Singapore: Booming production of light condensates in the Middle East and gas-rich Asia may offer refiners a cheap and fast way to capture robust profits, helping ease capacity strains after years of slow investment.

An ultra-light form of oil, condensate is typically a by-product of natural gas production and its volumes are set to surge over the next few years as gas fields are actively developed to meet growing demand for cleaner fuels.

Condensate can be blended with normal crude to run in refineries but can also be processed in special units called splitters, an option that may be growing more attractive as the best way to capitalise on growing demand for premium fuels.

Condensate, when processed through a splitter, produces 50 per cent naphtha and a large portion of diesel, products whose profit margins have soared over the past year, helping crude oil prices to more than double in two years.

"The demand for new condensate splitters is from both push and pull factors," said Al Troner, managing director of Asia Pacific Energy Consulting (APEC).

Middle East nations need more capacity to make transport fuels, particularly gasoline, he said. And major petrochemical makers in Asia such as China and Thailand require more naphtha as feedstock to produce ethylene, the basic building block for everything from compact discs to car dashboards, he added.

The attraction of a new splitter is enhanced by bullish forecasts for condensate supply.

Condensate output East of Suez the Middle East, Russian far east and Asia Pacific will more than triple between 2003 and 2013 to almost 6 million barrels per day (bpd), a joint study by Hawaii-based FACTS and Troner's APEC showed.

Production of condensate is outstripping that of crude, reserves of which are dwindling in this region. East of Suez condensate output will rise to over 14 per cent of total liquids production by 2013, up from 5.4 per cent 10 years ago.

APEC calculates that a condensate splitter with a 100,000-bpd capacity costs around $200-$250 million. This compares favourably with a mid-sophisticated 220,000-bpd refinery, which would cost 4.8 to 6 times more, or a 150,000-bpd complex refinery, worth up to $3 billion.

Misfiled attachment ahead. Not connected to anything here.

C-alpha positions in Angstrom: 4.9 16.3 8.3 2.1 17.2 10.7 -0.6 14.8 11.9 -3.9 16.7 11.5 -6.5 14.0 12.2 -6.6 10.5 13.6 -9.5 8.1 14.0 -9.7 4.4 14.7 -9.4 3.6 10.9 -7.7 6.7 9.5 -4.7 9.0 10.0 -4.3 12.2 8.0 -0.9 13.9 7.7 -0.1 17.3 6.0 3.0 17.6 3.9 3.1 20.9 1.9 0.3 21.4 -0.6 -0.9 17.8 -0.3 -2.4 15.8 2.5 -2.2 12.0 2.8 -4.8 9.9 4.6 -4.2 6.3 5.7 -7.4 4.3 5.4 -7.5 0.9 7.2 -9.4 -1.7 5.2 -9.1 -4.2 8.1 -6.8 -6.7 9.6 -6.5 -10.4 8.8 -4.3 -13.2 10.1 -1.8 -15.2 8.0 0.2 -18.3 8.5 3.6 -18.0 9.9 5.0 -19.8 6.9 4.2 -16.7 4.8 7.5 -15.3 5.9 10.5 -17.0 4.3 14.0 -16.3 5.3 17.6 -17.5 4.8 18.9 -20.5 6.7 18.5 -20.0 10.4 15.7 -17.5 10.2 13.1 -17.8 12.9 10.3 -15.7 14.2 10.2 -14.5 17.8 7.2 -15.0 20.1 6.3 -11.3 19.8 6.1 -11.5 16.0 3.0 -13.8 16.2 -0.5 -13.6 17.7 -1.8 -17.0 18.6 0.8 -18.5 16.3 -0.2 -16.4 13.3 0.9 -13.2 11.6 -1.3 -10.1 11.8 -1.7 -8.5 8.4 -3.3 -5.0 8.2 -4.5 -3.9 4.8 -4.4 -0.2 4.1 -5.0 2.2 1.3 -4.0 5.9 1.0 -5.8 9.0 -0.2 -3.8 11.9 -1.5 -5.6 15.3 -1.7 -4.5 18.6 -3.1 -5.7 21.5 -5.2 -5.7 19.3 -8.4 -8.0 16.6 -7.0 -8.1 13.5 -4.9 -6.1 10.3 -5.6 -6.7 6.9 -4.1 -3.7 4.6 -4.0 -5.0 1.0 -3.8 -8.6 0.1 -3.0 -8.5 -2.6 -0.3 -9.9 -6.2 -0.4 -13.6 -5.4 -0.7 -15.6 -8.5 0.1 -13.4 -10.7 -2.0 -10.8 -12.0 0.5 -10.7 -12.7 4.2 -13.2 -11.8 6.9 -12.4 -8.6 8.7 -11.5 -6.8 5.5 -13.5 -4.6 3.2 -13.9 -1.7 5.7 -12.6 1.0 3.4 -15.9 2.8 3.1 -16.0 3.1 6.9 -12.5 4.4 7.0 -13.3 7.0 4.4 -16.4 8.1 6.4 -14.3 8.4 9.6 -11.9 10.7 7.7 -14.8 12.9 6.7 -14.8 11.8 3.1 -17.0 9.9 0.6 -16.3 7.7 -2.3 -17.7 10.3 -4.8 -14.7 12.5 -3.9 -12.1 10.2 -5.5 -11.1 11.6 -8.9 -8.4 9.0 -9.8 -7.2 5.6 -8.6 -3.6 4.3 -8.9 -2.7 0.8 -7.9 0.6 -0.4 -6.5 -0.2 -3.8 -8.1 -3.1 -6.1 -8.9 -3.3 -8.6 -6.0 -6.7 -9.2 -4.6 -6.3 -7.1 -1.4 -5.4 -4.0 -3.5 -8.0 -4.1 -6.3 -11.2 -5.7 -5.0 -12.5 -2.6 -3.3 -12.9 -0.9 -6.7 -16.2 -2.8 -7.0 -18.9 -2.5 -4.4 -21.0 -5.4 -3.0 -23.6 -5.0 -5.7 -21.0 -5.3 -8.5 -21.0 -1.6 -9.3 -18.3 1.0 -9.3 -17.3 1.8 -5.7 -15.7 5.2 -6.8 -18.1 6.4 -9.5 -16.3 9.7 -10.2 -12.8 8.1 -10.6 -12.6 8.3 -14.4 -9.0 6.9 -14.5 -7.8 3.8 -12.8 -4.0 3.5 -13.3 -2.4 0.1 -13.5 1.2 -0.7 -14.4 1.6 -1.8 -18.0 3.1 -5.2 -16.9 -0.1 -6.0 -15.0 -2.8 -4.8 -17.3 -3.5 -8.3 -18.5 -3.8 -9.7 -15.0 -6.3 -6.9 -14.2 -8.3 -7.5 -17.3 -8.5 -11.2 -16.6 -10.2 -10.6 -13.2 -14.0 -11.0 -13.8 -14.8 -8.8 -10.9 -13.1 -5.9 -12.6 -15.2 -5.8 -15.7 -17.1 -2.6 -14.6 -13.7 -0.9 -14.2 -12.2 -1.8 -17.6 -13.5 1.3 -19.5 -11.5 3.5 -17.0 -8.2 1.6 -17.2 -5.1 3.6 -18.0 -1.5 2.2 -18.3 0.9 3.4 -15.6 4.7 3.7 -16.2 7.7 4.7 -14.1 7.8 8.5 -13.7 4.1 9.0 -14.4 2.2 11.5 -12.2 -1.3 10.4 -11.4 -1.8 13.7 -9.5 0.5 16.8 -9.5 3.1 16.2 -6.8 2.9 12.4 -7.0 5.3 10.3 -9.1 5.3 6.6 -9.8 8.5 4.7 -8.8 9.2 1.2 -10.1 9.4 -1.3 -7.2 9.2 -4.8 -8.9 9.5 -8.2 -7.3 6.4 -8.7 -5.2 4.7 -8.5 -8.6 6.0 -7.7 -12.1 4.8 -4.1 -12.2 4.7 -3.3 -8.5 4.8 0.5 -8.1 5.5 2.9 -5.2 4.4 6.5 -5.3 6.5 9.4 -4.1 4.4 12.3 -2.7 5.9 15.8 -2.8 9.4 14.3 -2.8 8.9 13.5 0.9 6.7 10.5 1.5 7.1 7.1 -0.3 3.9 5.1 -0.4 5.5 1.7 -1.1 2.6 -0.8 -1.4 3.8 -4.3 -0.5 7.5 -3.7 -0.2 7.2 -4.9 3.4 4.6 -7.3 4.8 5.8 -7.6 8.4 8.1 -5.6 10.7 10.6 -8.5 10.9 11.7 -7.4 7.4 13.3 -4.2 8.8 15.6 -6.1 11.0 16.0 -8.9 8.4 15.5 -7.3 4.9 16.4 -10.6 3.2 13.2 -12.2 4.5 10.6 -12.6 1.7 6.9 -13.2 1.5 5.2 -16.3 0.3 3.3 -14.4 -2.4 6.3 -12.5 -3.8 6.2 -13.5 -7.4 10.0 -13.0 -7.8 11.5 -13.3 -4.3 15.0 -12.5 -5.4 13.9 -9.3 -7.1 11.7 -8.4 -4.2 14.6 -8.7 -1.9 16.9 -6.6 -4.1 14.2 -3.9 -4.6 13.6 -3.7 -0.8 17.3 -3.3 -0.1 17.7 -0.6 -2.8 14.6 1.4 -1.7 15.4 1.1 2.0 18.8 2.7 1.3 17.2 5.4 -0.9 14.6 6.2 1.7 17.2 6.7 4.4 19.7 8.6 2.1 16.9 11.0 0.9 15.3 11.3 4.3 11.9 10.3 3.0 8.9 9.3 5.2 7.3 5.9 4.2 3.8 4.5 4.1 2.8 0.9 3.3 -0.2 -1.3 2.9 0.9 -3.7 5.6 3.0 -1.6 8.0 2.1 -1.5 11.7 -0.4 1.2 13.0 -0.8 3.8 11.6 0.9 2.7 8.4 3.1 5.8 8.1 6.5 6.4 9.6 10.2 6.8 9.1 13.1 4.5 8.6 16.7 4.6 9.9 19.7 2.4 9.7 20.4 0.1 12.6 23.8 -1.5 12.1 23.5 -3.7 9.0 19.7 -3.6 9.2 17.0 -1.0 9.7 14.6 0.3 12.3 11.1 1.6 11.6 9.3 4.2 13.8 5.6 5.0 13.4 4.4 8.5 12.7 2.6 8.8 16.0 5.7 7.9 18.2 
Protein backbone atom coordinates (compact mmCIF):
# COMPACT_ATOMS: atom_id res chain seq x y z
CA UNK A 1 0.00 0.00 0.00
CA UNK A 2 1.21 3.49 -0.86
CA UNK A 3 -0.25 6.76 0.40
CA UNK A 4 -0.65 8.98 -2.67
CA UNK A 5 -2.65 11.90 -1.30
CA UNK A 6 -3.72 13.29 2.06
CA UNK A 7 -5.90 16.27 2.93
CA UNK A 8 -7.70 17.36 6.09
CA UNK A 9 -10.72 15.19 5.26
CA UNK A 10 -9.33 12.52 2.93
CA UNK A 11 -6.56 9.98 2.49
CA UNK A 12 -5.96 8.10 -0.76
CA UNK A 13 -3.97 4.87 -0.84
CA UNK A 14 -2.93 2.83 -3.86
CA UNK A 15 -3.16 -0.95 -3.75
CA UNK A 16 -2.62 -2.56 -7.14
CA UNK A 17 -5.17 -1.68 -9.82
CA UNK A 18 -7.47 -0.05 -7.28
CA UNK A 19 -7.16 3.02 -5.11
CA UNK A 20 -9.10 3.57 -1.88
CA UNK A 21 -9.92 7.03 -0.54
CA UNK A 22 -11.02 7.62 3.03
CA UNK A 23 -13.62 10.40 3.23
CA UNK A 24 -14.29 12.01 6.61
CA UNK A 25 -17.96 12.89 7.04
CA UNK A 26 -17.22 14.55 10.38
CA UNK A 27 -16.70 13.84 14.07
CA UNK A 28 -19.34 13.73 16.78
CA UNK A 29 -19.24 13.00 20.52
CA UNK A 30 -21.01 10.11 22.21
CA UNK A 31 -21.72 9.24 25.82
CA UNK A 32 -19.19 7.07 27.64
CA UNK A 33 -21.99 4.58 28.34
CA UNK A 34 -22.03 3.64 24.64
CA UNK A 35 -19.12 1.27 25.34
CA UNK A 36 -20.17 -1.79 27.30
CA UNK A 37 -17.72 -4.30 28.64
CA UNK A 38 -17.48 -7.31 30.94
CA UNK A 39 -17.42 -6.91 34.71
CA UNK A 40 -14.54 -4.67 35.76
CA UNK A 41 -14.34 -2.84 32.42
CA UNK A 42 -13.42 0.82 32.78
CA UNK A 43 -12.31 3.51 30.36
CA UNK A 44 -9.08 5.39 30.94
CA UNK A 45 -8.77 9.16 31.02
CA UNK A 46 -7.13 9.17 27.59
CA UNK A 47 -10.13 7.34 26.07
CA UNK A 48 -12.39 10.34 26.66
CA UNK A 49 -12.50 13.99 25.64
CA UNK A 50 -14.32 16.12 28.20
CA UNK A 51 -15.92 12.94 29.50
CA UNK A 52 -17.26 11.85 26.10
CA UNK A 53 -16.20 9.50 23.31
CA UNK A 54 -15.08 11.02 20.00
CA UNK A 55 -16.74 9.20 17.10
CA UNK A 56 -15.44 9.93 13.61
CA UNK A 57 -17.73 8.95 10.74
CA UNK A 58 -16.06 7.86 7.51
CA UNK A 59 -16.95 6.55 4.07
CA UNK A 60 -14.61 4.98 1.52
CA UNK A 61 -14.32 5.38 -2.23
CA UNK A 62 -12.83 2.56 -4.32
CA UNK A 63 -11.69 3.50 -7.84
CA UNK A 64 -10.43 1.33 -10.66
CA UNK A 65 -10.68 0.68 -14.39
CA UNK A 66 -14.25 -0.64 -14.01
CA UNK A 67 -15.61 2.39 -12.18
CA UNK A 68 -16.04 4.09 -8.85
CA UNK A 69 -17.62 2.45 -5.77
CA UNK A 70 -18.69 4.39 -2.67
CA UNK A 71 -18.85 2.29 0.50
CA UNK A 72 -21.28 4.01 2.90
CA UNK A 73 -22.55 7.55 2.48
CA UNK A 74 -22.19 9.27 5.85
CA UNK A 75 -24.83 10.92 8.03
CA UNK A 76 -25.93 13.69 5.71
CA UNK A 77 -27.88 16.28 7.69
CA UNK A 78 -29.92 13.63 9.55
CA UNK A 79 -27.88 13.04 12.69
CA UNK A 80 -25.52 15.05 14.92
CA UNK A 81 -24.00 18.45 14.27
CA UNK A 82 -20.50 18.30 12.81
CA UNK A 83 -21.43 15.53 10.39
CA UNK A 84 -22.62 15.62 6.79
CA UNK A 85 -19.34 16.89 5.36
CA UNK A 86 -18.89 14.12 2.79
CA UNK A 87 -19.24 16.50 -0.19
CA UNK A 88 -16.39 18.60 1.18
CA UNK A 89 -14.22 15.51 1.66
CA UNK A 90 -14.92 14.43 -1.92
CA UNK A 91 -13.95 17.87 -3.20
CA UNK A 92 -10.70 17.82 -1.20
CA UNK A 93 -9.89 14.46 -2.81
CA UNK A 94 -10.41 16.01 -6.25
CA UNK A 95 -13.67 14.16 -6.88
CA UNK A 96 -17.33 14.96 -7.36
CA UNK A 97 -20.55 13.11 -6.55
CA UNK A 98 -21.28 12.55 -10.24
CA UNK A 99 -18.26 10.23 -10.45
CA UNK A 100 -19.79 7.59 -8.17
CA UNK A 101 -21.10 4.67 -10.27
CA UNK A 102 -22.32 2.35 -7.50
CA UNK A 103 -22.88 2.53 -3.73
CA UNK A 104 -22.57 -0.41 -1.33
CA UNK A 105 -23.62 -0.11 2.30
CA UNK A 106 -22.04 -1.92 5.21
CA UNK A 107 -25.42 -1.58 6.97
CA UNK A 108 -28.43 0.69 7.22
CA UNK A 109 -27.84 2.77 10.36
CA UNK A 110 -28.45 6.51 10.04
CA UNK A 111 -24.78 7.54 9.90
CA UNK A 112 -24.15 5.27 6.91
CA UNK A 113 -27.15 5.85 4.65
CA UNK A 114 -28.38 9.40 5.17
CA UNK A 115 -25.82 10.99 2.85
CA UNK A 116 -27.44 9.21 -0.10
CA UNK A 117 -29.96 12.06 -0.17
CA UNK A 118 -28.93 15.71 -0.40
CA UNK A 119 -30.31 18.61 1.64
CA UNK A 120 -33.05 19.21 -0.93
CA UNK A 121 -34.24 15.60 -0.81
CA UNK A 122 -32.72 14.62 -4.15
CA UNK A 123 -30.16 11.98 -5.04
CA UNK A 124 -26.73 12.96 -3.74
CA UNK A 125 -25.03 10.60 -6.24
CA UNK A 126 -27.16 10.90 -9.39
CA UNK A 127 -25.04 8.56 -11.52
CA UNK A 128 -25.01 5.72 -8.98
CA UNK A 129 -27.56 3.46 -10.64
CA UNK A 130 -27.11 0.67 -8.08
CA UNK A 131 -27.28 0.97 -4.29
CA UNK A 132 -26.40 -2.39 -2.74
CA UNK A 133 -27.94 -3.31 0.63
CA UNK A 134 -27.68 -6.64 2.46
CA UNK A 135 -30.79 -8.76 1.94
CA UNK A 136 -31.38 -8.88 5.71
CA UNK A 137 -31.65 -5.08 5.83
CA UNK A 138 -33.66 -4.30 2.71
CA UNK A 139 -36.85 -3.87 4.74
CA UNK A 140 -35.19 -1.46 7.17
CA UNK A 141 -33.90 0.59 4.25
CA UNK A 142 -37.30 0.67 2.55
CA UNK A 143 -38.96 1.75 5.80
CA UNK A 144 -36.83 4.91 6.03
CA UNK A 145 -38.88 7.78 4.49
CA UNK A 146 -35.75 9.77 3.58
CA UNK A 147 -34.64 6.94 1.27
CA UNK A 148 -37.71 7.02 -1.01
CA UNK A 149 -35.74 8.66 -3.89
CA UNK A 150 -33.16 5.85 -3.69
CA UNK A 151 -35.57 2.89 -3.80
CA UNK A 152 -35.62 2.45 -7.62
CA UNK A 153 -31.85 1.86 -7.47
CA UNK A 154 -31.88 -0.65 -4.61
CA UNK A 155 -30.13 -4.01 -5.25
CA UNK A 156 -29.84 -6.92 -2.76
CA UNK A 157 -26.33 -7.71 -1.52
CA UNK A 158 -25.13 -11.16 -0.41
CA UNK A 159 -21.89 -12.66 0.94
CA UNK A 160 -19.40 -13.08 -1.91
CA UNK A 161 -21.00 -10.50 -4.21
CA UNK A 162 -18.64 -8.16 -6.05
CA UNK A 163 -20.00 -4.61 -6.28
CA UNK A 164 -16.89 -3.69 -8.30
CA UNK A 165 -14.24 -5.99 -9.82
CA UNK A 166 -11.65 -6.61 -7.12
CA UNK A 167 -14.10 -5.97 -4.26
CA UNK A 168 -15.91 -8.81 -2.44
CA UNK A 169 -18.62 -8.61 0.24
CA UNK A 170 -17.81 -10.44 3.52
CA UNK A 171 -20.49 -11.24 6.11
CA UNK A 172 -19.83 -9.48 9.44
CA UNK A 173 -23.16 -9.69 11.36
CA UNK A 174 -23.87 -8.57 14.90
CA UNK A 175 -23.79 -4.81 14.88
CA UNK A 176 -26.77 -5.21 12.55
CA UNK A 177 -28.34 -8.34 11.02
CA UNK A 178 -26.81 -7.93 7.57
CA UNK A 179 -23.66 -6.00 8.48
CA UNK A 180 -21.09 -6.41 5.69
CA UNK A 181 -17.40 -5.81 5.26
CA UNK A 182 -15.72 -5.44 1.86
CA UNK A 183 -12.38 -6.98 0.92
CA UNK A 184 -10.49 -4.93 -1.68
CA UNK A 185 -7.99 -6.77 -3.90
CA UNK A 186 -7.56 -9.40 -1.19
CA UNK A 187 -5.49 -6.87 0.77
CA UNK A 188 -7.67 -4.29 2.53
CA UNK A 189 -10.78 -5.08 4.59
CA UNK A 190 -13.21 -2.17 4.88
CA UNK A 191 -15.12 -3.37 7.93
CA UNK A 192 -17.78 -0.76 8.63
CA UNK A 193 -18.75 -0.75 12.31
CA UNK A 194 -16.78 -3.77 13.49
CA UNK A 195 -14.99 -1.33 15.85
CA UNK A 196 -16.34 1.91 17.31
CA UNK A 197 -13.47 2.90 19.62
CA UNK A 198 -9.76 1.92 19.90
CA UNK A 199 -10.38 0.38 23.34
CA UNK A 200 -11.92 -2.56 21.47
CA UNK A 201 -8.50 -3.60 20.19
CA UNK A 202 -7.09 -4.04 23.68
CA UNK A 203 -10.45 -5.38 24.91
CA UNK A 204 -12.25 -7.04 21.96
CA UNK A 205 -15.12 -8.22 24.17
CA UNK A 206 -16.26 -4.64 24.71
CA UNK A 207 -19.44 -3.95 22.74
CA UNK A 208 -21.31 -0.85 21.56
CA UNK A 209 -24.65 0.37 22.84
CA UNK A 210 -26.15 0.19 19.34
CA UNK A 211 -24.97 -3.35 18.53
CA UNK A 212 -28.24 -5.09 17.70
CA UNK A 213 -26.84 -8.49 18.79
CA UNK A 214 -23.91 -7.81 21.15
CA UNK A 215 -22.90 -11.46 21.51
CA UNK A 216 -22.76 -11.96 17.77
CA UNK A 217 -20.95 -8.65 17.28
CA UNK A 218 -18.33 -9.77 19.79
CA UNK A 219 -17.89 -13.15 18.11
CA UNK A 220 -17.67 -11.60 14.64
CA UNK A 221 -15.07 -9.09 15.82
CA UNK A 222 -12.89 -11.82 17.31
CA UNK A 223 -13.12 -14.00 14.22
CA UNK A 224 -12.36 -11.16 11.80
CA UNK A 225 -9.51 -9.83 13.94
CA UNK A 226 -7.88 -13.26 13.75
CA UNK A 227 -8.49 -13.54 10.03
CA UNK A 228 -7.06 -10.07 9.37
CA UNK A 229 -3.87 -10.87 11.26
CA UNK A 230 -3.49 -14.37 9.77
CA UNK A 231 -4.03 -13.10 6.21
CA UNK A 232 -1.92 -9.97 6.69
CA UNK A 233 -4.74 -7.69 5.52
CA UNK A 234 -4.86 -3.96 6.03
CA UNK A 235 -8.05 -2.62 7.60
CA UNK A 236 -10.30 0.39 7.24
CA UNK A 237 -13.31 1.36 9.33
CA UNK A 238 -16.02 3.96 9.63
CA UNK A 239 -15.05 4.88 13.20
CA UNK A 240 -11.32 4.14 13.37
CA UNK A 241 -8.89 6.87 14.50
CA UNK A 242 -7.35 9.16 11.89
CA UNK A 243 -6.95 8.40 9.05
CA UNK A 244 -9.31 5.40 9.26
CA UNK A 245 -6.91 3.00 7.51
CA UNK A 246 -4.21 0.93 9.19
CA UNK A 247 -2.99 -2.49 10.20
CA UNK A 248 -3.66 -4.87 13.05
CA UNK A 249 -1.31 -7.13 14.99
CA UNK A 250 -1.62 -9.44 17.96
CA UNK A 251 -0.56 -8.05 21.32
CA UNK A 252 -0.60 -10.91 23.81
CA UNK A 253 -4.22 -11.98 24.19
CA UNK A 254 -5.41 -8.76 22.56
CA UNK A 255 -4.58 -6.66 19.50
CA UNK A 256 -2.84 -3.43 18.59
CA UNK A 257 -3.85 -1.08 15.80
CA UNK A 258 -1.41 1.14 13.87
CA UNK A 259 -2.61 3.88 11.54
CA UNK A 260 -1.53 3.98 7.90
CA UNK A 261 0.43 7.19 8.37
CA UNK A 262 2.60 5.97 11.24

"For refiners who don't want to invest so heavily in upgrading projects that are quite expensive, something along the lines of a sour condensate project might be an attractive, low-cost substitute," said John Vautrain, vice-president in Singapore of Houston-based Purvin and Gertz.

Demand for condensate, driven by new splitters, is expected to almost triple between 2003 to 2013 to 4.679 million bpd, according to the FACTS/APEC base-case scenario.

Middle East producers who will account for about three-quarters of the region's condensate output are already building new splitters and will be the main buyers of the locally produced condensate.

Saudi Arabia is considering the construction of up to three splitters, having already commissioned one.

Qatar's new Laffan refinery, due to come onstream in mid-2008, will include a major condensate splitter. Iran is planning to build three units, each of 120,000 bpd.

Abu Dhabi is planning to boost its splitter capacity to at least 240,000 bpd from 180,000 bpd.

Asia is lagging but Shell's new joint-venture petrochemical complex in China includes a splitter, while smaller units are being built in Thailand and Vietnam, leaving room for more oil firms to take advantage, especially if condensate prices remain weak.

New splitters will drive up demand for condensate, and most likely prices, too. But for now, condensate is viewed as a cheap by-product, attracting the attention of buyers whose refineries are complex enough to enable easy blending.

"There is a constraint when you process condensate. You have to blend it with other crude," a trader with a Japanese refiner said.

Qatar's Rasgas sour condensate has traded typically at a $4-$6 premium to average Dubai quotes, usually below light sweet Asian Tapis benchmark crude.

Asia Pacific's largest condensate flow, Australia's North West Shelf, also trades below Malaysia's Tapis crude, despite being a low-sulphur condensate.

Oil traders say the swift rise in output particularly of Middle East condensate high in sulphur may keep prices under pressure until new capacity can be built. Condensate produced in Asia typically contains less sulphur and is easier to refine.

"High sulphur, high metals will always be tough to place," said a trader with another Japanese company.